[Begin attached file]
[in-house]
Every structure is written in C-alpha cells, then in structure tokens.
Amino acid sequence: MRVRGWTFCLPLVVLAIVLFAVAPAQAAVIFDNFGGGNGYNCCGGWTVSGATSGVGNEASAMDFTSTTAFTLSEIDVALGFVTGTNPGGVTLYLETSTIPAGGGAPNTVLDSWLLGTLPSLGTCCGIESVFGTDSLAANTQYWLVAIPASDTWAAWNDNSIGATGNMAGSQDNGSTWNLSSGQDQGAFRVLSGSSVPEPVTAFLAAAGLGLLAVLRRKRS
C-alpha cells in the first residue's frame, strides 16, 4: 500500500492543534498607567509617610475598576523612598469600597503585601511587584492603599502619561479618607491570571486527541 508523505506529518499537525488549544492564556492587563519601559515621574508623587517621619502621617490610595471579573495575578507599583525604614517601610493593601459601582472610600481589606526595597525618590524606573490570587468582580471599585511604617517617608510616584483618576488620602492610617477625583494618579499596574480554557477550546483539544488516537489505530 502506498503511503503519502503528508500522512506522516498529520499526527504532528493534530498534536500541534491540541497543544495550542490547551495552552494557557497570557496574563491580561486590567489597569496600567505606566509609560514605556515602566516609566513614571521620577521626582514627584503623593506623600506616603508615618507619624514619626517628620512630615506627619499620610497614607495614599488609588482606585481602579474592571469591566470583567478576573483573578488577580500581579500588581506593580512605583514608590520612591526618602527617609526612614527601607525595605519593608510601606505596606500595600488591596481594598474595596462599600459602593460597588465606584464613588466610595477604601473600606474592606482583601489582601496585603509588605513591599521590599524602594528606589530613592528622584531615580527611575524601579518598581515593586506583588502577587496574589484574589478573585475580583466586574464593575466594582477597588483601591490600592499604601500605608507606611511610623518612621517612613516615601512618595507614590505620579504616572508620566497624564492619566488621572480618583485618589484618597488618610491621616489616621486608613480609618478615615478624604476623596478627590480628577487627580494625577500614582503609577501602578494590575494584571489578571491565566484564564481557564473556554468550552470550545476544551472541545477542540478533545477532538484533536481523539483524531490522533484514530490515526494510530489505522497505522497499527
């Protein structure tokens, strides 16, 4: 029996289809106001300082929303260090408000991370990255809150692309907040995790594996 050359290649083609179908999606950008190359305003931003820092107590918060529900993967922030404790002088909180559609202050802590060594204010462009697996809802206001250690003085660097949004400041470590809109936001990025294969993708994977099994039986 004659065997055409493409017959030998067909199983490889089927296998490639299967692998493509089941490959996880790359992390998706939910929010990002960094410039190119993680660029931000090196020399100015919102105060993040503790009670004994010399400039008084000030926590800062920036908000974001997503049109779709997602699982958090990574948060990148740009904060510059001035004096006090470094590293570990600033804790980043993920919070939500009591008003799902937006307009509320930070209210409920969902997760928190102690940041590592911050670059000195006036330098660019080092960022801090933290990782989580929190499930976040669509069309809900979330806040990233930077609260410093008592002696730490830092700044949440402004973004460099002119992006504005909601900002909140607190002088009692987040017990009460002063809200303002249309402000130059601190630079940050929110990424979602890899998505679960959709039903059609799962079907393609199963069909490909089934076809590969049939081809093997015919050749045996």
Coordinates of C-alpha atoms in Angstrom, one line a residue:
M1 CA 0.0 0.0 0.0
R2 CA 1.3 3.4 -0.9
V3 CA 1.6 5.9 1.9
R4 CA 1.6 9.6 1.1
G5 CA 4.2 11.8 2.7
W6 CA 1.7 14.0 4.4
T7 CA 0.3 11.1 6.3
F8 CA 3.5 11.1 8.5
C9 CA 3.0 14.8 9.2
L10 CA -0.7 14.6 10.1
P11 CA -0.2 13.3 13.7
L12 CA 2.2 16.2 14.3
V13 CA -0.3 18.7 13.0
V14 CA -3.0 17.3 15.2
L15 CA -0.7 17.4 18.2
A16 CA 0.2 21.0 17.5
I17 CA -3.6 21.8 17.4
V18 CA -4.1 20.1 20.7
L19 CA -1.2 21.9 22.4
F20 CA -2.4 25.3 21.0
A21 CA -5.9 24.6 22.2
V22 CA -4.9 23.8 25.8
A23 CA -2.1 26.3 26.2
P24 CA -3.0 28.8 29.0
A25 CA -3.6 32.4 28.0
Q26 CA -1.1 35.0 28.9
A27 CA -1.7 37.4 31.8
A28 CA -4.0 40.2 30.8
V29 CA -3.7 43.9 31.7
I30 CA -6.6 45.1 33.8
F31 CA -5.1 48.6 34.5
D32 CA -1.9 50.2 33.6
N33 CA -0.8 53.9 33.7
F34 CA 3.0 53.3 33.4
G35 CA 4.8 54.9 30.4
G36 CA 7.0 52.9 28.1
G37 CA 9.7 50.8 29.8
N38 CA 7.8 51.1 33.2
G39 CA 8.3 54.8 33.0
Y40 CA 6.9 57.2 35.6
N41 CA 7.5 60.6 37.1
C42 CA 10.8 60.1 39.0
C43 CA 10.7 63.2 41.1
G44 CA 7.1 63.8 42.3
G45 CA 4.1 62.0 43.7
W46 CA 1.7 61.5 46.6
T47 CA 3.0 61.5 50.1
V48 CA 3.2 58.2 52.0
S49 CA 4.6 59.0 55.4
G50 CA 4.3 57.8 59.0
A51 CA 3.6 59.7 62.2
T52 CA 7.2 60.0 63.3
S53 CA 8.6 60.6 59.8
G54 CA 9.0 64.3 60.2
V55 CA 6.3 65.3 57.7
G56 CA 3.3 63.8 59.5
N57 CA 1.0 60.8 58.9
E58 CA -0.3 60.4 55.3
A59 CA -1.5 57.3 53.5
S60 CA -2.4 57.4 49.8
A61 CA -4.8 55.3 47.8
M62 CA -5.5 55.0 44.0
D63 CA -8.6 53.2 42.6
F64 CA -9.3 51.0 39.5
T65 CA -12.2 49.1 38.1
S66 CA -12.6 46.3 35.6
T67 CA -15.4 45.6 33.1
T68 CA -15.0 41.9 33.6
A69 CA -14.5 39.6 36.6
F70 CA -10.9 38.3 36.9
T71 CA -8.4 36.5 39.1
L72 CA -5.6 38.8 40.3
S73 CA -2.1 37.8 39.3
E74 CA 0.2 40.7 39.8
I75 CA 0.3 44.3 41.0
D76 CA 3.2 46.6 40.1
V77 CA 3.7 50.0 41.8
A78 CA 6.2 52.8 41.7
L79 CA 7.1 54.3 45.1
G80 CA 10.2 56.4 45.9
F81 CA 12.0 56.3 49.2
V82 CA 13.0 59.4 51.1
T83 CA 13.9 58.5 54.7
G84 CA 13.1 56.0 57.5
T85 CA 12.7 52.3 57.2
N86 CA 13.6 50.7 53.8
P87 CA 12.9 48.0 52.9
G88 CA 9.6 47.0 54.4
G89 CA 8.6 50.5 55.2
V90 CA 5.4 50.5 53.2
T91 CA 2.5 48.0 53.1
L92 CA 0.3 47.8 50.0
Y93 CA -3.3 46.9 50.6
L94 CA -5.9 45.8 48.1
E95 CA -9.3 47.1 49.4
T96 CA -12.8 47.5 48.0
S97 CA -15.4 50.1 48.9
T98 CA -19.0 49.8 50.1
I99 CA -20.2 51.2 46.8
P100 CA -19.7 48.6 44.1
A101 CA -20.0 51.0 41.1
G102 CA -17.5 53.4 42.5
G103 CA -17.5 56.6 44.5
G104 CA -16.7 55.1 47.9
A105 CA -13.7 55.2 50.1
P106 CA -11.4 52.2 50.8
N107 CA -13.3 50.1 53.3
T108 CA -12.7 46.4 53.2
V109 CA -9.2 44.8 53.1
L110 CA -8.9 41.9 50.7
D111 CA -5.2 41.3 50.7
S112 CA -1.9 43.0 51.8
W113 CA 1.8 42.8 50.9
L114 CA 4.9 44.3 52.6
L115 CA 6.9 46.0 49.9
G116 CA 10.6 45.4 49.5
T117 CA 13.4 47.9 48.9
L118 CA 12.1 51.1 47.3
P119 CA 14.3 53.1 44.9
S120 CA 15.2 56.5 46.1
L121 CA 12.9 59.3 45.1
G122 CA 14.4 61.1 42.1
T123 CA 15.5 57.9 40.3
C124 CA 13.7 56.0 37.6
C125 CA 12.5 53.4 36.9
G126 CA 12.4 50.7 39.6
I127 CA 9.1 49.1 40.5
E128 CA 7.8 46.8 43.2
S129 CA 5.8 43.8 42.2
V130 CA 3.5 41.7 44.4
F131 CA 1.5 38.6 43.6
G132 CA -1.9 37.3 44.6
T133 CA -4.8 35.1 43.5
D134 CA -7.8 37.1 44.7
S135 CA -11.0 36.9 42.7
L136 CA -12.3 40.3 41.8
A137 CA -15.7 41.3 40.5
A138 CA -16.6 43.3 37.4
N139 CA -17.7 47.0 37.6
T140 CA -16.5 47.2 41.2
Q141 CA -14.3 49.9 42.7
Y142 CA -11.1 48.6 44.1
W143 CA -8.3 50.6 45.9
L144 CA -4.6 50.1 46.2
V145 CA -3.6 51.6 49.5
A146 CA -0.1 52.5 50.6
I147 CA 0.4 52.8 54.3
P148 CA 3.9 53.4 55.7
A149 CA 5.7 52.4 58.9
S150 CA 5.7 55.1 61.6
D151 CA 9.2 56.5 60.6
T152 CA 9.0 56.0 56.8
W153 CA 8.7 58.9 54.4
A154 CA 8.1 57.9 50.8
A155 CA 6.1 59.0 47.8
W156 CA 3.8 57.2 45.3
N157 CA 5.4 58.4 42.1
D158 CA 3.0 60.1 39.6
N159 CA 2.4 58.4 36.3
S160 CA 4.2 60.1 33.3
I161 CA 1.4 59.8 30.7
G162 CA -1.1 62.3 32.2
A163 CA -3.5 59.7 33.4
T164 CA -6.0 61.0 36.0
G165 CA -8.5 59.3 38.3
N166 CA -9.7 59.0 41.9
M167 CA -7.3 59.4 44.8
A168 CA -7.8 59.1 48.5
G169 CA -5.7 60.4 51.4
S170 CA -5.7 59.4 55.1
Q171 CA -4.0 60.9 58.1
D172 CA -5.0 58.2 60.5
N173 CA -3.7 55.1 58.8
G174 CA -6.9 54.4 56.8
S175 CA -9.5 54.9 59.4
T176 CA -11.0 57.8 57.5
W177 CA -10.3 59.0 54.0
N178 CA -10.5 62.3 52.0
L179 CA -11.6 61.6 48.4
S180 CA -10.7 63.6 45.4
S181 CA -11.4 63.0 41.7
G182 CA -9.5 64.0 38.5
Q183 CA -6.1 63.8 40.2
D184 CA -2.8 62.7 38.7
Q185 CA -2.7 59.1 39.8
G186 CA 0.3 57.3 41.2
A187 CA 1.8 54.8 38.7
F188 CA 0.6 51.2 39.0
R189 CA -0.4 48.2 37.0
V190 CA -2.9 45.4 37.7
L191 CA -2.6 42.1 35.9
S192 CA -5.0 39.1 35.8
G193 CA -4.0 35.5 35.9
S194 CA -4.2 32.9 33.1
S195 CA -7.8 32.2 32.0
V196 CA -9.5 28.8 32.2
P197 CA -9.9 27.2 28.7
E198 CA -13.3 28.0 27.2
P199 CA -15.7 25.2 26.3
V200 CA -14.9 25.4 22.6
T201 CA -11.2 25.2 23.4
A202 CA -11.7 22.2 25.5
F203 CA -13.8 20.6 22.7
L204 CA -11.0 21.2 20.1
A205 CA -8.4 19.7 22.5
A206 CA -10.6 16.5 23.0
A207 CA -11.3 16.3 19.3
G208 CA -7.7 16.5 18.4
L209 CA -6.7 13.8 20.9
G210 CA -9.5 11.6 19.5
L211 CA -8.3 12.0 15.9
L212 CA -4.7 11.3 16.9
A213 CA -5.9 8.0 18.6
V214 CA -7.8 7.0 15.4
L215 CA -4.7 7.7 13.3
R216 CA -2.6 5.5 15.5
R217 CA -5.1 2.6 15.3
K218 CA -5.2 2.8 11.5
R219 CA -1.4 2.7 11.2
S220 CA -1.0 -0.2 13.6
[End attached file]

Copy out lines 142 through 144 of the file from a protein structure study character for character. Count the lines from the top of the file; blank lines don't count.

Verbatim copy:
L136 CA -12.3 40.3 41.8
A137 CA -15.7 41.3 40.5
A138 CA -16.6 43.3 37.4